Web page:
WOW:TBC – Tom Chilton’s AoS all over again?
Tom Chilton (also known as Kalgan or Evocare) might feel a little bit of deja vu these days. Maybe it’s just the time of year, the weather, or the music they play on the radio on his way to work, but more likely it’s an uneasy feeling that something that’s dismissed internally might have repercussions externally.
February 28, 2003, is a day to remember. That very day Ultima Online died. First it was just a more or less subdued roar, then a cry, and then … the once mighty empire of Electronic Arts’ leading MMORP came a-crashing down. Others took its place, players moved into Asheron’s Call and EQ only to be absorbed by World of Warcraft. Such is the nature of migrating societies, such is the course of the entertainment industry.
If today feels familiar to Tom Chilton, it is very likely because of his latest project, The Burning Crusade.
Chilton’s first brain child, Age of Shadows, was Ultima Online’s fifth expansion pack. It saw two new classes, a new continent, new items, new spells, and … resistances to most of the changes since their announcement. The weapons, argued the player base, were too anime-y, too wieldy, too colorful, to be truly worthy of UO. The PvP system, they claimed, was being skewed towards specific roles and classes and did not allow skill to overcome gear differences.
EA, Origin, and Chilton dismissed most of the criticism, stating how exciting and new it all would be. Shortly thereafter the exodus began. Slowly, first, then more and more, an avalanche. Origin never again developed a game the size of AoS, Chilton left the sinking boat to join Blizzard and develop the much-criticised PvP system (which, again, emphasizes gear over skill) and, today, World of Warcraft, The Burning Cusade.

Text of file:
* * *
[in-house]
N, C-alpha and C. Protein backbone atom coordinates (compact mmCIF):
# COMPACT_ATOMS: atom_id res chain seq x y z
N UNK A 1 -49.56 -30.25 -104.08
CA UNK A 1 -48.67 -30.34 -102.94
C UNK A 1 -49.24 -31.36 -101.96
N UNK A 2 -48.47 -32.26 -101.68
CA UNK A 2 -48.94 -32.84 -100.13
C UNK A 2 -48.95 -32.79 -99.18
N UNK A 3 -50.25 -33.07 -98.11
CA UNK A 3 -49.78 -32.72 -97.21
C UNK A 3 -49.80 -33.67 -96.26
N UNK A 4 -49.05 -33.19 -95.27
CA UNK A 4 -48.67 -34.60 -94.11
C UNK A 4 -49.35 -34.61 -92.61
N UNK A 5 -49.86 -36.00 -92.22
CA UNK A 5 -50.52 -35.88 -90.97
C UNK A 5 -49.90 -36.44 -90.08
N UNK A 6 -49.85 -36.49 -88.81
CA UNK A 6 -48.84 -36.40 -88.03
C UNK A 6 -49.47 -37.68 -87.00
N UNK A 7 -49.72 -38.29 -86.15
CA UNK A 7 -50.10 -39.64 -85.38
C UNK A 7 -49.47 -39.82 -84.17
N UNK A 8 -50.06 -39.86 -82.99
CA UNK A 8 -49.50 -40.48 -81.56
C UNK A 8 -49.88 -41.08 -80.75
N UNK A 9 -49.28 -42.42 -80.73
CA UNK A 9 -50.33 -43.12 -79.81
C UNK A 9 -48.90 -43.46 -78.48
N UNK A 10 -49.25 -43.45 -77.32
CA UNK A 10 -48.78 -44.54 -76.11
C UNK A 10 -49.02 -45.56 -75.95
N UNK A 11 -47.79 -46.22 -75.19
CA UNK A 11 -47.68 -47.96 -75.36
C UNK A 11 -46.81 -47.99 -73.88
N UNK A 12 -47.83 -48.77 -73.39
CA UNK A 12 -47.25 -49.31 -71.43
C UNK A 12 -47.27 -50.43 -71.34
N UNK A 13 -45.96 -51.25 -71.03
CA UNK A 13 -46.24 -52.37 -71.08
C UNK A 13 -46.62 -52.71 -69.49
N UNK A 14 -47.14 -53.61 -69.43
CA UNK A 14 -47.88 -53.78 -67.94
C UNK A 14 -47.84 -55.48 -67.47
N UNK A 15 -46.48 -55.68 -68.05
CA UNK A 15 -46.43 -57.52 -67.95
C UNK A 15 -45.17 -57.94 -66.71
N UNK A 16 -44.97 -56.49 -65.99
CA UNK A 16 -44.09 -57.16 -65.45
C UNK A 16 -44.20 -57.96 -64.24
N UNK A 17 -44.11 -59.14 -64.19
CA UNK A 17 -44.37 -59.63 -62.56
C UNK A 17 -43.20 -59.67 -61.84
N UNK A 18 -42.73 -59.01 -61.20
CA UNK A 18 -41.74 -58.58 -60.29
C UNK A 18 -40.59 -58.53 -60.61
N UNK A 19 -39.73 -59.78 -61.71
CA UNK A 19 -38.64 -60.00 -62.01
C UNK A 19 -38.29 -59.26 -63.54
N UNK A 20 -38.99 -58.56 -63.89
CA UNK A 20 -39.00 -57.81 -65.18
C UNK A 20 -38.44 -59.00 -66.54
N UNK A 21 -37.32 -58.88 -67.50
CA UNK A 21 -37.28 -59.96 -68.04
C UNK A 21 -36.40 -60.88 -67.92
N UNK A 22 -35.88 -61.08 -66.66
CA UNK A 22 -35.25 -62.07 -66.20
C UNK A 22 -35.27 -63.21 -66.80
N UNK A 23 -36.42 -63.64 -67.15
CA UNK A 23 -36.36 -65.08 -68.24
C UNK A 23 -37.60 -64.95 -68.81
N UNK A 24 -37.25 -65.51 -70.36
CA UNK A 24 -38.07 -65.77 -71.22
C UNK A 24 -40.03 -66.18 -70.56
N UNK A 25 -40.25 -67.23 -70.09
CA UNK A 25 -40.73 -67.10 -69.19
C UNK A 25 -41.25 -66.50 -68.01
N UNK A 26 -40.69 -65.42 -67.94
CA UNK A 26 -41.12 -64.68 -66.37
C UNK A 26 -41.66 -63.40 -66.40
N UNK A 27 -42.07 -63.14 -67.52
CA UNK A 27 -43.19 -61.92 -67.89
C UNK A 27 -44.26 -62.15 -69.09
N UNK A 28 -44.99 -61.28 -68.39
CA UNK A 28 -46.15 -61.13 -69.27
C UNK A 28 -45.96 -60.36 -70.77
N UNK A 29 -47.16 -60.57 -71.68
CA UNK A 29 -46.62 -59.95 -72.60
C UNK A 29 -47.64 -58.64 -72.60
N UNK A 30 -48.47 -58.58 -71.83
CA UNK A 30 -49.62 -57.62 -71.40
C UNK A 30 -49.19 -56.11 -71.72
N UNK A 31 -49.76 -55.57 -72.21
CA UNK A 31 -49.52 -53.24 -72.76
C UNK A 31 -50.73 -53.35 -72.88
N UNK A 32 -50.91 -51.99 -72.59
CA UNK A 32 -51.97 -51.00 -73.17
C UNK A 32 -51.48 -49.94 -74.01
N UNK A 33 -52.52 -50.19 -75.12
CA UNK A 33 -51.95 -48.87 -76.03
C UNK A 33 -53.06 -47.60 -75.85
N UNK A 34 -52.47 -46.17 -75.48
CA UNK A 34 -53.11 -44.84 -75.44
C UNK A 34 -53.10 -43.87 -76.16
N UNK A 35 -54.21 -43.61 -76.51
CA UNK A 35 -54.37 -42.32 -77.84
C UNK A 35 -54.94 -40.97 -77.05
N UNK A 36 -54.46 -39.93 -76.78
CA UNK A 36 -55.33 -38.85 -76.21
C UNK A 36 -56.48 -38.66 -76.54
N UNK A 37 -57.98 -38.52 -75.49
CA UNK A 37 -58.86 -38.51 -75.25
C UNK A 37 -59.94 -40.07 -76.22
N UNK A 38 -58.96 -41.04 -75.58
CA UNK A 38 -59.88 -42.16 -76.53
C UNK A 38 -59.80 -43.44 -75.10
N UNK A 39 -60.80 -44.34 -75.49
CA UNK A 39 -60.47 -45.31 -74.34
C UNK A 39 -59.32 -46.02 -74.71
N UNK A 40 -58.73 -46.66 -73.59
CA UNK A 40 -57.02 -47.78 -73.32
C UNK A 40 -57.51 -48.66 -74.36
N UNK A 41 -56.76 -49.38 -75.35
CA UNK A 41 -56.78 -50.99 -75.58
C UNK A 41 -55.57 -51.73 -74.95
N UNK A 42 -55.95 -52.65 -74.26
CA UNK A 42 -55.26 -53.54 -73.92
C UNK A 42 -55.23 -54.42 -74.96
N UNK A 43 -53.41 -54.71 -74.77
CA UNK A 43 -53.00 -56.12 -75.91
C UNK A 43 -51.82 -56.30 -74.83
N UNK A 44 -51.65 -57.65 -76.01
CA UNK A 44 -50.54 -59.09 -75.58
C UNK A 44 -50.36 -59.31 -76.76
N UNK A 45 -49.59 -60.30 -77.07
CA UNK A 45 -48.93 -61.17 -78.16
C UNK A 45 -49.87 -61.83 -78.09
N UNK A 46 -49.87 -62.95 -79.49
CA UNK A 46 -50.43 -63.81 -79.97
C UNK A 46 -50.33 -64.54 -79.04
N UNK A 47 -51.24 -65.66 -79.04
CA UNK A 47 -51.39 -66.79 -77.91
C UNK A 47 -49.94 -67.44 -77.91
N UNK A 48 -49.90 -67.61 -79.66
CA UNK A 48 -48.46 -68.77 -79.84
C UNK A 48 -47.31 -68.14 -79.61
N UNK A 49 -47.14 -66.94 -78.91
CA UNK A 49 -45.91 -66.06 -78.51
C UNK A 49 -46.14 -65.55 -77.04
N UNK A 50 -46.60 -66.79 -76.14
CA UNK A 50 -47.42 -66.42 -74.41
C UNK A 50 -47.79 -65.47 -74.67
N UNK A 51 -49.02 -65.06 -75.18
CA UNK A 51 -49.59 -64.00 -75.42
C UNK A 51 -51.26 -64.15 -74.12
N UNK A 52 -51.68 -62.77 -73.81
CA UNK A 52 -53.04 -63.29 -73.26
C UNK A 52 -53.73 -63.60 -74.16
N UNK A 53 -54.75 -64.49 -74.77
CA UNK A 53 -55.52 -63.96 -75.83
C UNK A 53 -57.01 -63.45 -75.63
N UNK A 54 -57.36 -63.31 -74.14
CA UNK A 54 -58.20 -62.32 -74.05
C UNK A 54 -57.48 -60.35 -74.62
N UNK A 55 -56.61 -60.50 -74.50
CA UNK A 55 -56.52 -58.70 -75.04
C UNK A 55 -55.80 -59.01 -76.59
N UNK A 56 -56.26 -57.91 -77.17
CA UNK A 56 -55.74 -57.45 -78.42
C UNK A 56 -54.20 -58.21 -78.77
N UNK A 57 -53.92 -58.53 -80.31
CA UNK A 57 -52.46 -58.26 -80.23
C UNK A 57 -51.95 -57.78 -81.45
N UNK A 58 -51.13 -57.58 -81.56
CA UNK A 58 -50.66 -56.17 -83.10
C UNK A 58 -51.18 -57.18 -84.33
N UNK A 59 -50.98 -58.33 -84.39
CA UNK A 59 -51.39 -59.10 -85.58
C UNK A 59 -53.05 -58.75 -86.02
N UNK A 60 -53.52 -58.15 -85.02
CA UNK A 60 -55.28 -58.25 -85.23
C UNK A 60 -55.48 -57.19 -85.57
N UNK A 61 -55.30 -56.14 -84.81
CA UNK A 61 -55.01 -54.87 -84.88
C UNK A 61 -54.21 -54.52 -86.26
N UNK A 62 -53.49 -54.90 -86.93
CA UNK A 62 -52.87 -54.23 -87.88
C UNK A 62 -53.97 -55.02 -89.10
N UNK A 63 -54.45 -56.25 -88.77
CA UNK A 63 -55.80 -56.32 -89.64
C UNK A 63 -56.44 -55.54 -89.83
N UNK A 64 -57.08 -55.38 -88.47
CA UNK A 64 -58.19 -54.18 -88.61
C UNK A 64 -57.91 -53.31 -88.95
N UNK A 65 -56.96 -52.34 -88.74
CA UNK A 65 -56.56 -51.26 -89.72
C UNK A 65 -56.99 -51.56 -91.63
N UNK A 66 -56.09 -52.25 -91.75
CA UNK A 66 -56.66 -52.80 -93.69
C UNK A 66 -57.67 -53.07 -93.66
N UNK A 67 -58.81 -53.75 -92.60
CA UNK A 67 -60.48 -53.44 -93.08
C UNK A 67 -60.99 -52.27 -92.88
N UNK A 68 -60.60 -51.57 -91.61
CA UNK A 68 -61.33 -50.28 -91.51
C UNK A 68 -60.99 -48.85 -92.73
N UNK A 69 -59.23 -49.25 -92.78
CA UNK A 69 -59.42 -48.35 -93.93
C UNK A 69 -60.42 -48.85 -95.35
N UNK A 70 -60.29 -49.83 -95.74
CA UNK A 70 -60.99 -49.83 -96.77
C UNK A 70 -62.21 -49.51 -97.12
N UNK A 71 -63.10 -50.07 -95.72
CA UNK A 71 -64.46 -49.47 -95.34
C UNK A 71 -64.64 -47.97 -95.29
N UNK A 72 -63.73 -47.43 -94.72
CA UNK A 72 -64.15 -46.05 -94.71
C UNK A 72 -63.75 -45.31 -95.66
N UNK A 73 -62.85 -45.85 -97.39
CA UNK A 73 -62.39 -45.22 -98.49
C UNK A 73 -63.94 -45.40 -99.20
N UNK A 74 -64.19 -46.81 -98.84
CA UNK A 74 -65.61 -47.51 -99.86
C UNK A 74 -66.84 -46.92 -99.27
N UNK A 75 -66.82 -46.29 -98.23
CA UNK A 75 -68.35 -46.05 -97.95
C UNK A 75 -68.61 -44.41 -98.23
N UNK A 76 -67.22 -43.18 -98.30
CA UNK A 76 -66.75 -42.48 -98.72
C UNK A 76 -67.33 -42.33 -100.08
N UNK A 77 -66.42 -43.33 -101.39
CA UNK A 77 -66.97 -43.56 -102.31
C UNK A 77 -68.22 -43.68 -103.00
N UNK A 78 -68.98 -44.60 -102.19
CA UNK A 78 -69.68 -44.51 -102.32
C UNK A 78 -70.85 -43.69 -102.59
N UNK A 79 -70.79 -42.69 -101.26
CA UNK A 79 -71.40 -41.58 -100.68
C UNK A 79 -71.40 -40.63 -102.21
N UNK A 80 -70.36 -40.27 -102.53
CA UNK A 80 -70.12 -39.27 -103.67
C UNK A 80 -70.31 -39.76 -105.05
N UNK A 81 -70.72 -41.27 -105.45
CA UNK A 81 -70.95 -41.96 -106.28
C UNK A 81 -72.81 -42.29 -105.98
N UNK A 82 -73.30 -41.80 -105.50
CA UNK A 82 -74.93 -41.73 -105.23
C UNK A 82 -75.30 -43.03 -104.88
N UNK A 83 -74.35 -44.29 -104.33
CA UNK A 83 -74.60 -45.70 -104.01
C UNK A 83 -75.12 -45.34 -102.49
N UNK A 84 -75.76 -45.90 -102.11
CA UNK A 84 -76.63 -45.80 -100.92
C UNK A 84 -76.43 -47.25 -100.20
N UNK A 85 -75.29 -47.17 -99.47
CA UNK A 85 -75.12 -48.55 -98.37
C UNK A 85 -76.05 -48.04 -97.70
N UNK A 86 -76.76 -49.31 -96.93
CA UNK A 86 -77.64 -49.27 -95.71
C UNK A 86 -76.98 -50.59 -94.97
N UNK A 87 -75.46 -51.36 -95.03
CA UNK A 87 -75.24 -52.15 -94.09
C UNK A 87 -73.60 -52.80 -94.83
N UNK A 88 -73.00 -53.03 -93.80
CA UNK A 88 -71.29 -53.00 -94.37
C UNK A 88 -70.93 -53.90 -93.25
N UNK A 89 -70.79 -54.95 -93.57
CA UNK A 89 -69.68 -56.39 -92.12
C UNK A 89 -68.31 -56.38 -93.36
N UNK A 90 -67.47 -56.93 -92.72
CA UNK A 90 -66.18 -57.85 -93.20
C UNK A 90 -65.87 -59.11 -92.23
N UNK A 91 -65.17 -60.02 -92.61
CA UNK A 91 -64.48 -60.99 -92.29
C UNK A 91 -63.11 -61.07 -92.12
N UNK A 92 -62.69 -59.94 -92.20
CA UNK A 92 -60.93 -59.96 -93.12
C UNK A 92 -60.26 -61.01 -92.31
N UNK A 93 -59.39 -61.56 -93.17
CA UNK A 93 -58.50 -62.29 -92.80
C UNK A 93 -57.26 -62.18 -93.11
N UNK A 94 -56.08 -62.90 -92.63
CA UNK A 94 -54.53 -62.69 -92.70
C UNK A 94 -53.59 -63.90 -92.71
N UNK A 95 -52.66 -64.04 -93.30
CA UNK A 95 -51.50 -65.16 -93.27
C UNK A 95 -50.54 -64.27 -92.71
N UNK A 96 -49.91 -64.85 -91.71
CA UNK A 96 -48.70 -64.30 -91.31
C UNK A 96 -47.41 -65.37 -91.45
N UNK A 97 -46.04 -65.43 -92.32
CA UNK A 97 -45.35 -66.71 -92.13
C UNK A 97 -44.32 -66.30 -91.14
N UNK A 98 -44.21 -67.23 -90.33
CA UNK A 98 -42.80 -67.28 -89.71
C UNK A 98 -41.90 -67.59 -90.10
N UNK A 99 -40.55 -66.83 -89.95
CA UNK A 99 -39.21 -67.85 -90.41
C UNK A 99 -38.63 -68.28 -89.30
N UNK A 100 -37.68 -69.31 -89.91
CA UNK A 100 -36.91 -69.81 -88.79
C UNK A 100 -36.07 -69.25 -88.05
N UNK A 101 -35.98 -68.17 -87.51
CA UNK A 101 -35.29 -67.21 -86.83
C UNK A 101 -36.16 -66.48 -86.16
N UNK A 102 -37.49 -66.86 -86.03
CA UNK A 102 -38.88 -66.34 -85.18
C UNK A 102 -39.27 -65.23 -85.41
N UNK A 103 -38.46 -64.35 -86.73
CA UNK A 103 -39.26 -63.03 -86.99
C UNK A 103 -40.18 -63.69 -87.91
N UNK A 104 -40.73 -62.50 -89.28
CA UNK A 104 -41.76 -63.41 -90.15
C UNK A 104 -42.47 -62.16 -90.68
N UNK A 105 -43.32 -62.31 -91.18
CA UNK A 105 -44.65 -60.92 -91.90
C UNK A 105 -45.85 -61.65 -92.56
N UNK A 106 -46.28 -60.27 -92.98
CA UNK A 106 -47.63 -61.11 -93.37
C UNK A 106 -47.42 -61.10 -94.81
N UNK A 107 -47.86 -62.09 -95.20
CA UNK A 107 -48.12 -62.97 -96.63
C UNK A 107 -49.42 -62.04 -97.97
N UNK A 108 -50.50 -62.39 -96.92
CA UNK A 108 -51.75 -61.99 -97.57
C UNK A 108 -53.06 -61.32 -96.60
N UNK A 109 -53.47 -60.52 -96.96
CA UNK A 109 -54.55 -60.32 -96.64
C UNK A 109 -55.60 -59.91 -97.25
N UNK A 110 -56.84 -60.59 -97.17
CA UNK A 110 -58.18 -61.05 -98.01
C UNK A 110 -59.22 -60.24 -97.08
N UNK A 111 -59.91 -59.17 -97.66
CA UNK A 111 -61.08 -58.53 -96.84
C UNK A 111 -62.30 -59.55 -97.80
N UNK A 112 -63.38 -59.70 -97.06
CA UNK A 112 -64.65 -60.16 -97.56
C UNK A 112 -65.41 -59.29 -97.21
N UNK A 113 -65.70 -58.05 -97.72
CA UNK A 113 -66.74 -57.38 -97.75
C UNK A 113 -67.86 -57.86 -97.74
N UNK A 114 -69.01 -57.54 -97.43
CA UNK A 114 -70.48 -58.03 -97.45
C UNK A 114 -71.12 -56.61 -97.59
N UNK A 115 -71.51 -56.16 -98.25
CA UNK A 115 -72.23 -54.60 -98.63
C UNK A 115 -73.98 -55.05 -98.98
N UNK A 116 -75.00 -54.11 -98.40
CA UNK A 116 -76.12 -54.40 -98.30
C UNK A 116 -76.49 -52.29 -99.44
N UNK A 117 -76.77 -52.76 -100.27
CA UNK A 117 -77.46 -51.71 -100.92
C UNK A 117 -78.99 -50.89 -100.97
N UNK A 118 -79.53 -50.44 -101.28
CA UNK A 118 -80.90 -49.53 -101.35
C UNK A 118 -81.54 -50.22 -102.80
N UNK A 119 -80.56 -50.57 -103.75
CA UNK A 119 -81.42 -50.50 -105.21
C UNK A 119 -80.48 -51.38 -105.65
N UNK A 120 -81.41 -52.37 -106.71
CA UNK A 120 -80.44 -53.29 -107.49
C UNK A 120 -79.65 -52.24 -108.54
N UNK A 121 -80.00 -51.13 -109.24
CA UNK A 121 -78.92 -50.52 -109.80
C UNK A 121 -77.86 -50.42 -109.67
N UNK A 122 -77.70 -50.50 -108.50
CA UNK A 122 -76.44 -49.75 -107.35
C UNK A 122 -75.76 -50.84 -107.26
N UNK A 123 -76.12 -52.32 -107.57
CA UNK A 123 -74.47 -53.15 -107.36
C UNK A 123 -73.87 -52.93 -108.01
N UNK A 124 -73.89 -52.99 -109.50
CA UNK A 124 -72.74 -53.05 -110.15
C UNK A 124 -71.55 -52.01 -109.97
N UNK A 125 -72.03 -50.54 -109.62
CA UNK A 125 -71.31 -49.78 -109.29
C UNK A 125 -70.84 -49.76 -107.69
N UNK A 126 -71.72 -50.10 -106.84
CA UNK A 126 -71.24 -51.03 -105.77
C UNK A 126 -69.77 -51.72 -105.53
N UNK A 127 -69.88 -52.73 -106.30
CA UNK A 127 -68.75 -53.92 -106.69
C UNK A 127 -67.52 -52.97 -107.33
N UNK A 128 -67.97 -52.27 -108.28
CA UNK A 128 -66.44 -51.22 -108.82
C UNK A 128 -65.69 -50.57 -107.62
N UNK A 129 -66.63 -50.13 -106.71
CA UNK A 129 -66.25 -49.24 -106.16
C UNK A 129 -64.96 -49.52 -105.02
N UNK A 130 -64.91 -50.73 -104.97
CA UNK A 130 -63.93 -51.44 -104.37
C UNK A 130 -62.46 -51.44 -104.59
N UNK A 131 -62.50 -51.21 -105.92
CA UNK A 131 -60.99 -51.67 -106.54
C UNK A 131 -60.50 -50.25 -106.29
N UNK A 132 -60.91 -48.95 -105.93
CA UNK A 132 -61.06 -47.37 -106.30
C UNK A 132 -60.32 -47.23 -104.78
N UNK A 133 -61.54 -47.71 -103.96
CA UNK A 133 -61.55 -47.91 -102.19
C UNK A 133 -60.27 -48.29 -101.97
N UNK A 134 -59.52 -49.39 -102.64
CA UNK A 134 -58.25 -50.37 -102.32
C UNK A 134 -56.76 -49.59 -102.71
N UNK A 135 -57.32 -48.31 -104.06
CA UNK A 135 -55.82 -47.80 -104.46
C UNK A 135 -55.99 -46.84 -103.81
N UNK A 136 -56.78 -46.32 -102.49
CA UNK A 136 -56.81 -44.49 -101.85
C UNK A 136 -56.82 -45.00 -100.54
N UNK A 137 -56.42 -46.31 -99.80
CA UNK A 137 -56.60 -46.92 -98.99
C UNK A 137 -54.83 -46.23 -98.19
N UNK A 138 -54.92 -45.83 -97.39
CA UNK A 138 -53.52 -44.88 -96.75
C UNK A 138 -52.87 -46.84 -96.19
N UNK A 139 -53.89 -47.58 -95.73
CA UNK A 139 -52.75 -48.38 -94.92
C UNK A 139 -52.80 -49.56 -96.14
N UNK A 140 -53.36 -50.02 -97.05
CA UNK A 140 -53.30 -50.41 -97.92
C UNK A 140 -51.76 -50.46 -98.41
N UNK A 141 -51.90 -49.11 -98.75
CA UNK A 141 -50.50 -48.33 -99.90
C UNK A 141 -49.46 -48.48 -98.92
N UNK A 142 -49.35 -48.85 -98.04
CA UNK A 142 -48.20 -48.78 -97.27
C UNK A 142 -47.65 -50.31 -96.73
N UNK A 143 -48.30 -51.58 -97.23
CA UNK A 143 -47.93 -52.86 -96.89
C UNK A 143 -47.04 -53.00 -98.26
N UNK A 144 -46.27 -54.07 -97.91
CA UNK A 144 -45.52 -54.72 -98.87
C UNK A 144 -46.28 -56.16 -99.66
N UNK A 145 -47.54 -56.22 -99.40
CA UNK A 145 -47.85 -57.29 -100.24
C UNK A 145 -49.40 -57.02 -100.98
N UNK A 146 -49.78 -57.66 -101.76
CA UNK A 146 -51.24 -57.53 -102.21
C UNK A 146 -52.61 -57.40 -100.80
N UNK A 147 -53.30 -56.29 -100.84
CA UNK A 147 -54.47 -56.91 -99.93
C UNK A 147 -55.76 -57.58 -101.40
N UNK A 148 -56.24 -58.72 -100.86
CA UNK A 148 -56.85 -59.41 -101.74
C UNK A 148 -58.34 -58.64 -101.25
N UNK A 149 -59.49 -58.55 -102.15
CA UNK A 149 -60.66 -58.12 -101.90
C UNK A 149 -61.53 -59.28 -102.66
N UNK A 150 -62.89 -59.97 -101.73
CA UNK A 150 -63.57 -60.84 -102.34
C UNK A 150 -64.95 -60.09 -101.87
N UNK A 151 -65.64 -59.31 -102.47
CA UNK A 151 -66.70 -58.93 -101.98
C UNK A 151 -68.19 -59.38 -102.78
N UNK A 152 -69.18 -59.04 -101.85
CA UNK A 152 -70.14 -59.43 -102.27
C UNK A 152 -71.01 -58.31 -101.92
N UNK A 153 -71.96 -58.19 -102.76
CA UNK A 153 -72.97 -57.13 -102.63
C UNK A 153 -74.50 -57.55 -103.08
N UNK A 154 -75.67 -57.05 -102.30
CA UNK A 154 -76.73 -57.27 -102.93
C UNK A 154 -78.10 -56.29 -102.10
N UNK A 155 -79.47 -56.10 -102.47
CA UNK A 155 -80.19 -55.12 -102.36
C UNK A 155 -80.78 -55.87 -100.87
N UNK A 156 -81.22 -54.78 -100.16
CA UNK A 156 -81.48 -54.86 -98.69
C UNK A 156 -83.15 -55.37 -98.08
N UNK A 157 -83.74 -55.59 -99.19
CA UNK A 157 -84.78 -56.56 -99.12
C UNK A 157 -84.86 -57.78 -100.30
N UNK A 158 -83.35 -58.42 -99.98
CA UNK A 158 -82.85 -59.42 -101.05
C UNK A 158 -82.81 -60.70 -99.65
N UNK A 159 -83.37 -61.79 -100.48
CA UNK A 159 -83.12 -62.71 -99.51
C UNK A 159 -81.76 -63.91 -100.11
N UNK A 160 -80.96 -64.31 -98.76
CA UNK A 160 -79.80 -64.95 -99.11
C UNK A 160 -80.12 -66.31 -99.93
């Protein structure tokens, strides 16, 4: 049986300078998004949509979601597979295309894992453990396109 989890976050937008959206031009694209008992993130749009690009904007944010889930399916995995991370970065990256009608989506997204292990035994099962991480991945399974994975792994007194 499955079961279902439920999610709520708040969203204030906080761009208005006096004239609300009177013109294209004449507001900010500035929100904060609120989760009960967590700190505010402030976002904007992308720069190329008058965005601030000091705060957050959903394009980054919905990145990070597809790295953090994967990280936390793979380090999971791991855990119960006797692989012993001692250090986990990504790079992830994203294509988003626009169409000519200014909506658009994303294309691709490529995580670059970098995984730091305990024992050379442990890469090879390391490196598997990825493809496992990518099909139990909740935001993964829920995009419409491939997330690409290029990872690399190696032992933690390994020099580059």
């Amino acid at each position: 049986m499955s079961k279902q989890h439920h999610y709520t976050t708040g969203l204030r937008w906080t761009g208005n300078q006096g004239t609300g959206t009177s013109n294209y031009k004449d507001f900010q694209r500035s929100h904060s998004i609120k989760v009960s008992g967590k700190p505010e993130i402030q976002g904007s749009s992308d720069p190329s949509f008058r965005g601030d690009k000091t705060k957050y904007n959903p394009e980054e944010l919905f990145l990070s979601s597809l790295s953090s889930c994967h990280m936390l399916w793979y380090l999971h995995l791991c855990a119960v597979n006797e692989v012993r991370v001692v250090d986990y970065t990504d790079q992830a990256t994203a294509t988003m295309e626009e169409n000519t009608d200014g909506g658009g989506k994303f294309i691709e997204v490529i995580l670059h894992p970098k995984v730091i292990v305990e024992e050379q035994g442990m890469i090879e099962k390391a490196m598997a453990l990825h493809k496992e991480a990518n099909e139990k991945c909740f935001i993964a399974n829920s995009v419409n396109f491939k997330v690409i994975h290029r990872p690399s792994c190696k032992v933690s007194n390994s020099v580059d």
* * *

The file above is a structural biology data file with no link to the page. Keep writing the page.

The once mighty UO, leader of the MOG pack, today sports less than half its player base, most of which are located outside the US.
The similarities are striking. As with AoS, TBC introduces two new class/race combinations by giving Paladins and Shamans to either faction. It also introduces new races, a new continent, a new PvP system, and brightly colored weapons and anime-y characters.
The criticisms sound vaguely familiar as well. While hand-wavingly dismissed as a small fringe group of complainers, the percentage of those unhappy with the Blood Elf addition of “cute” characters into the Horde, the sharing of Paladin and Shaman classes between factions, the – still broken – Druid class, the still immense reliance on gear in PvP vs. skill, and more, is about the same as that of UOs “whining detractors”.
Does Tom Chilton feel the similarities? Not likely. Does the Burning Crusade spell the downfall of WoW? Again, not likely. But to all those arguing “small numbers” and WoW’s monopoly in the MOG world, the history of UO might serve as a reminder that once before a monopoly tripped and fell.